You begin by explaining the inspiration for the site, then explain the design of the site.. exactly why this site will bring to you all that you dream for it..unlimited potential, and you’ve laid an excellent foundation for that…Thank you for sharing!
    I love your quote….“First say to yourself what you would be; and then do what you have to do.” — Epictetus. May we all apply that to not only the paths we choose, but the way we choose to personally grown/embrace/experience…

  2. I like how in the Design PDF your page on Hot Topics On The Home features the post about your dad, nice touch. It seems that love always leads the way with insight, patterns and pratices.

    Year three’s the charm for blogging, eh? I had not heard that. I better upgrde my BlueHost to Pro in anticipation. 🙂

    xo

  3. Hi J.D – It’s great that folk from work also read your blog. What I like about your site is that you explains ideas and break them down into something I can actually put into practice. Sometimes I will read books and find something that sounds great but I’m left wondering how it could apply to me. You should write a book.

    I like the books you recommend, so I try to buy most of them. Instead of giving some glowing empty review, you actually make me see how I could benefit from reading the book, which is useful.

  4. @ Joy — Thank you. I think the foundation is the key. While each post is a nugget, I want the whole to be more than the sum of the parts.

    @ Jannie — Three might be the charm, but first I’ll have to make it through the terrible twos 🙂

    @ Cath — Thank you. One of my favorite things to do is turn a book into a set of actionable nuggets. Some books make it way easier than others.

  5. Wow a powerful design and action plan – JD at his best…I come here to be inspired and am not sure if I will ever have so many visitors to my blog – third year or not….but it is fun to think about and celebrate with you…

    I do not know what I would do without JD and Sources of Insight…wandering your archives is such a education in itself.

    Thank you for all your energies and good works…you share good information and folks come back for more…that seems like how it is supposed to work.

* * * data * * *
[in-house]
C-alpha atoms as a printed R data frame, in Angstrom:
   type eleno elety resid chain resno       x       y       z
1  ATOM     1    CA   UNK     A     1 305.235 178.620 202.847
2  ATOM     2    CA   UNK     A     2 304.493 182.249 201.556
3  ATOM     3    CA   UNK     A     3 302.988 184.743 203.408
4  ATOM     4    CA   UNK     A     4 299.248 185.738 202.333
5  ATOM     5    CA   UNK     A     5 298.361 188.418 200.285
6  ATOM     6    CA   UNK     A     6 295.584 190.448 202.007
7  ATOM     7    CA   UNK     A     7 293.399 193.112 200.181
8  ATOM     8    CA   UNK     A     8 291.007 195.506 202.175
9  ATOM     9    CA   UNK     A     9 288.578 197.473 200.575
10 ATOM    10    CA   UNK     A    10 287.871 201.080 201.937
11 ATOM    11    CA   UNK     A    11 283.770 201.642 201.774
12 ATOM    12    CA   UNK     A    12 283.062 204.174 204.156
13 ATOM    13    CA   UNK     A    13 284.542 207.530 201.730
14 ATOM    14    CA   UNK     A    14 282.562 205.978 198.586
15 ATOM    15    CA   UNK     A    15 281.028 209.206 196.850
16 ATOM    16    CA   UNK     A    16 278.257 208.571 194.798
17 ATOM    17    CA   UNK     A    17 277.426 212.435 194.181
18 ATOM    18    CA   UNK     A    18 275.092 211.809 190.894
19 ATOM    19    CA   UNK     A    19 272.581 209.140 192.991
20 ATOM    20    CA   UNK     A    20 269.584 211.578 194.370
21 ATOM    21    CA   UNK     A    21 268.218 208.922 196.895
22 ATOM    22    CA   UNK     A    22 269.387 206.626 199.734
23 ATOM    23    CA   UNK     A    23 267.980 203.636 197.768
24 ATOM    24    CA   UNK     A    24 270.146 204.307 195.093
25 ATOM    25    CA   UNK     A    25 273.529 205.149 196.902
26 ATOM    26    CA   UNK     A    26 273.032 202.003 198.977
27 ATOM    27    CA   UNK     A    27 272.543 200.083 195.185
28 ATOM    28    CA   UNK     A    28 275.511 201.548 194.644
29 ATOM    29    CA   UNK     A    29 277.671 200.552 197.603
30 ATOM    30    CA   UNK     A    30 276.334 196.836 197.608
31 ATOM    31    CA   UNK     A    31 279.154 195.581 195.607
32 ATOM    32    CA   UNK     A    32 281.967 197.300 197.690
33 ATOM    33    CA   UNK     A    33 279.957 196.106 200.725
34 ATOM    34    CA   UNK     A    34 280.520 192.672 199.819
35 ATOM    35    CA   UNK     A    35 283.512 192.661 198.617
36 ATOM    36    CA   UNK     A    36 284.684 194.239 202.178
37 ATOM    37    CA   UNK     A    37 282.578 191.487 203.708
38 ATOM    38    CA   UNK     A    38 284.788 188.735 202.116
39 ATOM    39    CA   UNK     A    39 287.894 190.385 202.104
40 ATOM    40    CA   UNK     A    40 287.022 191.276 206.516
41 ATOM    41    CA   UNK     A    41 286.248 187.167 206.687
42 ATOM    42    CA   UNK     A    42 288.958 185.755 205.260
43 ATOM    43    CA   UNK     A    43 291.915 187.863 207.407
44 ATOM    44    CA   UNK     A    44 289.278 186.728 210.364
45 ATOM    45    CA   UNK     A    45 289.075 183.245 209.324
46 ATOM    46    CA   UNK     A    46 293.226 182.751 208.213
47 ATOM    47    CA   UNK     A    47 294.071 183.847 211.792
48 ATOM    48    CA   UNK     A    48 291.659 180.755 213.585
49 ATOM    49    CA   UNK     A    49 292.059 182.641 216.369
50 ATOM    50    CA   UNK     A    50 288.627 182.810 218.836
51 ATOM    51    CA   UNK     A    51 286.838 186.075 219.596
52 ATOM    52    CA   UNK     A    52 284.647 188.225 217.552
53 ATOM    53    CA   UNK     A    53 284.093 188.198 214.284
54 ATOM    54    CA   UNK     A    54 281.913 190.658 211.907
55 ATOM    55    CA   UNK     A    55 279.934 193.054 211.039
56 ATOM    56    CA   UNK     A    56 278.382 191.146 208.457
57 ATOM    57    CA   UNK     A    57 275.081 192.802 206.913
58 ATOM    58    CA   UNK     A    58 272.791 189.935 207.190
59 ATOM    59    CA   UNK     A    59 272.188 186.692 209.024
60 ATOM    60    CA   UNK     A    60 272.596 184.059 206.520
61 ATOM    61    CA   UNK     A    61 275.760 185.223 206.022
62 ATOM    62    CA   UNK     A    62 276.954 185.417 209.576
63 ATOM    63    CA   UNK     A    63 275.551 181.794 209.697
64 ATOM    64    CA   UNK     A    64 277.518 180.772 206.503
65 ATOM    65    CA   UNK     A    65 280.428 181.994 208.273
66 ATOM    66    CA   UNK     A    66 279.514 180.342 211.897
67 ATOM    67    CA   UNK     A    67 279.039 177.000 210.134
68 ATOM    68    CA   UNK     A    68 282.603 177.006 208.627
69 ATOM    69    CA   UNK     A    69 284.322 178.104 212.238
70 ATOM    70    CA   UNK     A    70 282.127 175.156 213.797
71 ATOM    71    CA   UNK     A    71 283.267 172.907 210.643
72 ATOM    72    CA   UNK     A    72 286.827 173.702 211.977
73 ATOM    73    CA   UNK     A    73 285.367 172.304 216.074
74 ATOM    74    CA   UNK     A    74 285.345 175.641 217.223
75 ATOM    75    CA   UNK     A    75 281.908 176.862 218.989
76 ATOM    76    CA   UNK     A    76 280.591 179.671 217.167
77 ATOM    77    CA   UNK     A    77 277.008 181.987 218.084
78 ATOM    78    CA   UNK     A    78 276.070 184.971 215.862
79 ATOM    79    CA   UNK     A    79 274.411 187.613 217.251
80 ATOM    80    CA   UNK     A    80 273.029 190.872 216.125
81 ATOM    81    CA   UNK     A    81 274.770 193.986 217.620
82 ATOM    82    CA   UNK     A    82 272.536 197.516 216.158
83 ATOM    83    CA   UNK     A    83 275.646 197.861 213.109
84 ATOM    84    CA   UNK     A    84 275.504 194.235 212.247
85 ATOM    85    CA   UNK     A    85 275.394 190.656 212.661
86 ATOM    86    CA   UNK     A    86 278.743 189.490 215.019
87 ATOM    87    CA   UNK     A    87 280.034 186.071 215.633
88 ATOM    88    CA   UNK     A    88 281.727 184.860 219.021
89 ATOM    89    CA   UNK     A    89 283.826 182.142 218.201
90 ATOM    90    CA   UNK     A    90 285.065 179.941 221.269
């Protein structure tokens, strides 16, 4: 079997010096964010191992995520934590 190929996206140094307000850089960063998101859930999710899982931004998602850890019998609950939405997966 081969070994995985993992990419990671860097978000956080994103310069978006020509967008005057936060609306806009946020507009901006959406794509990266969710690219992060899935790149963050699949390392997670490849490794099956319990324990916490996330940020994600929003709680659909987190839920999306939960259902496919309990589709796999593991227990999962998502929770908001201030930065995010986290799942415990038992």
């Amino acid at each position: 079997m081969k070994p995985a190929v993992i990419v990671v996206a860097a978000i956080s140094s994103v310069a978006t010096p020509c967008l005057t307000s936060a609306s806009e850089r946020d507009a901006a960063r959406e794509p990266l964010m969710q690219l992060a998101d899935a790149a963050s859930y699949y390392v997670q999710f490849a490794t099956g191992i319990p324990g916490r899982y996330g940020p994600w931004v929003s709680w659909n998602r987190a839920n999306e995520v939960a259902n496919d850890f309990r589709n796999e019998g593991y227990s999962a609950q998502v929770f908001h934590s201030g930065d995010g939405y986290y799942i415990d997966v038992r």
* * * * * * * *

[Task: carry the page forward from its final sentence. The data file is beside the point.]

6. @ Karl — Thank you. I plan to dive deeper and get into some more hard-core skills. I want to seriously equip and empower people to deal with whatever life throws their way. I suspect I’ll also create a catalog of information products from freemium to premium.

    @ Patricia — Thank you. It’s all about the tribe. I serve the tribe with insight and action and that’s really the foundation. The tribe connects at values. I think what grew my tribe the most was my You 2.0 eBook. I met a lot of new folks inside and outside Microsoft from that one, and I presented it at some key events.

    @ Jannie — I like that. Maybe even the Furious Fives, as in Kung-Fu Panda style. Whether Fannie or Jannie, you’re still the one and only Funster.

  7. Hi JD .. I’ve downloaded it .. but I need time for an indepth look and proper read .. and that’s not for now – so in a few weeks .. I’ll be back for a proper look.

    It’s great to be a part of your tribe ..and learn so much – and am always grateful for the valuable insights you give us ..

    I will be back .. have a great rest of the week .. Hilary

  8. J.D., this post is so effective!

    My takeaways: (I can tell I’ve grown on this path or I certainly would not have chosen these ones before)
    *What you don’t know, can hurt you.
    *The world is changing at a faster pace than we can keep up and we need the skills to go the distance.

    I saw a big gap between the skills that are available versus what we tend to carry around with us. With that in mind, I made it a point to start building and sharing a catalog of insight and action for work and life.

    (I found this so interesting because we each have “this unique gap” in us that only we can truly fill in an impactful way! I find it neat to read of what this gap is for others.)

    “First say to yourself what you would be; and then do what you have to do.” — Epictetus
    what a great quote to ponder!

    I watched the presentation and this is what most stayed with me, and how I have found your site helpful!

    Sources of Insight is a place to empower you:
    ?I wanted a place of strength, inspiration, and proven practices to help you lead a better life.
    I wanted a place for the timeless advice that helps us deal with whatever curve balls life throws our way.
    ?I wanted a place where some of the world’s best-selling authors and experts can directly share their insights and lessons learned.

    expand your tribe.
    know thyself.

    lessons learned from a particular person or hero.
    (& movies lesson takeaways or reviews), I love quotes.

    Keep up the great work here! 😉 It is so much appreciated!
    🙂
    ~Jenn

  9. @ Hilary — Sounds good. I think you’ll enjoy the model and the behind the scenes look.
    You’re insight and perspective are always valued contributions to the tribe.

    @ Jenn — I think the “empowering YOU” with skills for work and life really captures the heart of it. Thank you.